Where to Find Deep Customer Insights (At No Cost)
It looks spectacular: twenty-foot high walls with brightly colored jackets hanging at staggered levels. Born in a merchandising office thousands of miles from the store, the idea wins over the C-suite. But look at that same wall through your customers' eyes. In her new book, Malled: My Unintentional Career in Retail, veteran journalist Caitlin Kelly describes it: "You want [your customers] to feel welcomed, valued and well-cared for. You don't want them to have to point to something hanging six feet above their heads, like a carnival teddy bear, that they can neither touch nor try on without an associate's help."
But the wall wasn't just a source of frustration: it cost the company sales. Kelly, who worked at a North Face store in her local mall for over two years to supplement her freelance writing income, continues, "There was only one hook for the entire store. Factor in the wasted time and physical energy of every associate and manager who had to find the hook, walk it back to the customer, get the clothing down and show it."
In her book, Kelly goes behind the counter to reveal some startling observations about the ways corporate decisions affect sales — and what sales associates know about your customers. "One consistently profitable source of our business," she reports, "was kids' clothing. Yet only about ten percent of our store was devoted to [it]." Kelly notes that were they able to stock more, they would have sold more. She continues, "The clothing was chosen for us as well as how it would be displayed. Regional tastes or differences? Not interested. We would soon be able to tell, within minutes of unpacking, ...what would never, ever sell to our customers."
And yet for the over two years Kelly worked retail, neither she nor any other sales associate was asked what they knew about the customers they served. As closing keynote speaker at the recent Retail Consumer Experience Conference in Minneapolis, Kelly told the audience of international executives how well she and her fellow salespeople understand the shopping experience and have ideas — many of them very simple — for improving it. But "the manager never once asked any of us what we thought might improve sales…. Like a thorn in our side, the irritation of a poorly-organized, annoyingly-merchandised, inexplicable store layout was never discussed. Just because no one at head office ever heard about our frustrations, as exemplified by that one silly hook, didn’t mean there were no problems — just that senior managers had no idea what they were or how, if they were even interested, to resolve them."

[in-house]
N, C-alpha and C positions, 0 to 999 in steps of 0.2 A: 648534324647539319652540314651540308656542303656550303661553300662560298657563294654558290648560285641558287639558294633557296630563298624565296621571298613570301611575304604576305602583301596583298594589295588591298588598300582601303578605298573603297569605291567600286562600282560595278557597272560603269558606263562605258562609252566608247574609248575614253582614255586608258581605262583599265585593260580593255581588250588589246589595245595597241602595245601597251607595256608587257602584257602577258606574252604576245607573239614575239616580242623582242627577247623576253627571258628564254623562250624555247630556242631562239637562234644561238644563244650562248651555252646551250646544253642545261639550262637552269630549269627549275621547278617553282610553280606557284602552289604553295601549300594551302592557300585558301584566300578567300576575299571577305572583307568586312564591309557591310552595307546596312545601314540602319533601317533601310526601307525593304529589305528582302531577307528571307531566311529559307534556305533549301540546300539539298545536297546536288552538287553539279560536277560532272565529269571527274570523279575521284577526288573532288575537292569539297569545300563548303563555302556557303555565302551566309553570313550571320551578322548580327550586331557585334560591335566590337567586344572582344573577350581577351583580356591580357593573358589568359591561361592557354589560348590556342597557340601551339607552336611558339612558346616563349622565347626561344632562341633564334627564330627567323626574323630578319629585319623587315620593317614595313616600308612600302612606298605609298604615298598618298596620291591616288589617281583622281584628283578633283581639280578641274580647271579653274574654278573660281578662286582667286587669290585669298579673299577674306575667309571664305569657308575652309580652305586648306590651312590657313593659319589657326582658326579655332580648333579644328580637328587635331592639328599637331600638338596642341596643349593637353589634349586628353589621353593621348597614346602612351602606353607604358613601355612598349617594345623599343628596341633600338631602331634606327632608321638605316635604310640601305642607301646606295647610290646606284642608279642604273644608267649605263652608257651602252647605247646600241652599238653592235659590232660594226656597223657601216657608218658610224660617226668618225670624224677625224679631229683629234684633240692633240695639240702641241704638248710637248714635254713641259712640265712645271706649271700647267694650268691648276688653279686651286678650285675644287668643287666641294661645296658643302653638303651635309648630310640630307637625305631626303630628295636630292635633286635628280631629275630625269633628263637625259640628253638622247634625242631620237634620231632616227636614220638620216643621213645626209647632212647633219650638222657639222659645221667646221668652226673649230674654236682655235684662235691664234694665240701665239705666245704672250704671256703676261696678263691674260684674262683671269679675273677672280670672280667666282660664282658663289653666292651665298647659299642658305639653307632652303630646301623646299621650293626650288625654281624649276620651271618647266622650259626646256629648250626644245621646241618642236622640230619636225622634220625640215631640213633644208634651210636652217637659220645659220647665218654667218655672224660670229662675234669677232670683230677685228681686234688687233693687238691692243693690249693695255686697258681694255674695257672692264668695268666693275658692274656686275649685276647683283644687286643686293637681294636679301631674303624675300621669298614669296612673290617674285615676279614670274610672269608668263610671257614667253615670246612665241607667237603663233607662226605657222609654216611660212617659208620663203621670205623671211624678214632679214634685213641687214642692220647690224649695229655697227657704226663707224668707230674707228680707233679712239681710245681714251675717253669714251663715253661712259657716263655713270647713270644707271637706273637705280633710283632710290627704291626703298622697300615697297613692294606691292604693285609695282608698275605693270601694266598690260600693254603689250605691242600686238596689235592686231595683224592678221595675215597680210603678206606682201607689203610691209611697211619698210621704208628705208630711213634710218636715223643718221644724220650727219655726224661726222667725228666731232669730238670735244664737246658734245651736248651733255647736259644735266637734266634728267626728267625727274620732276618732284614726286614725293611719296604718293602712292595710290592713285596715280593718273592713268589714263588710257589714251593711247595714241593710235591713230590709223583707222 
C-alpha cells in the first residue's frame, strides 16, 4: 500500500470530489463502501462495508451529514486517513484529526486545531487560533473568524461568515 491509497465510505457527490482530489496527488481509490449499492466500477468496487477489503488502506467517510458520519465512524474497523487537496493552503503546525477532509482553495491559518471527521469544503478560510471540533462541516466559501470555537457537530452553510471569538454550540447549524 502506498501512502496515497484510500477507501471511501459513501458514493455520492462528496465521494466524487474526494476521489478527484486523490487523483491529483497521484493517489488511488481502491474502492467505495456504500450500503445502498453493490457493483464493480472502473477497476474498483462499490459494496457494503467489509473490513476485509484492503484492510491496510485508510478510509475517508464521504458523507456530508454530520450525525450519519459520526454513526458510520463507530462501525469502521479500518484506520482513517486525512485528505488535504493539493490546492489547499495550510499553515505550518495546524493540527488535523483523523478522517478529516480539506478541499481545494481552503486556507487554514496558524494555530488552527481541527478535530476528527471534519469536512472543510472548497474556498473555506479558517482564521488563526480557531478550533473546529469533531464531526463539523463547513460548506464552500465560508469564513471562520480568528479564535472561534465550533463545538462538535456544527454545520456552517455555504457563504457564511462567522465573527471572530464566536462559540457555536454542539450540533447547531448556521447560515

Wharton marketing professor Steven Hoch notes that sales associates can be a rich source of market research. "This goes well beyond the 'brand ambassador' role that many retailers assign to their salespeople. Good companies," he notes, "create a simple method for associates to share feedback and make changes. As the people who interact most with customers, they know them best. Their feedback can complement, and in many cases replace, marketing research."
Hoch, who teaches in Wharton's Strategic Marketing Essentials, says, "The use of employees to gain customer insights has a lot of potential. It's guerilla marketing: organic, cheap, informal, and most important, quick. The corporate environment is evolving rapidly. Being willing to change course and adapt based on customer feedback, when that feedback is coming in in real time, can give you a significant competitive advantage."
While much of the current marketing literature focuses on getting customer insights to sales associates, Hoch sees the process in reverse. He explains, "Pay attention to the knowledge your associates have about your customers. Too many edicts from on high can backfire — and they don't always take into account what's really happening on the floor. Your associates can not only save you money, but their knowledge can greatly improve your customers' experience."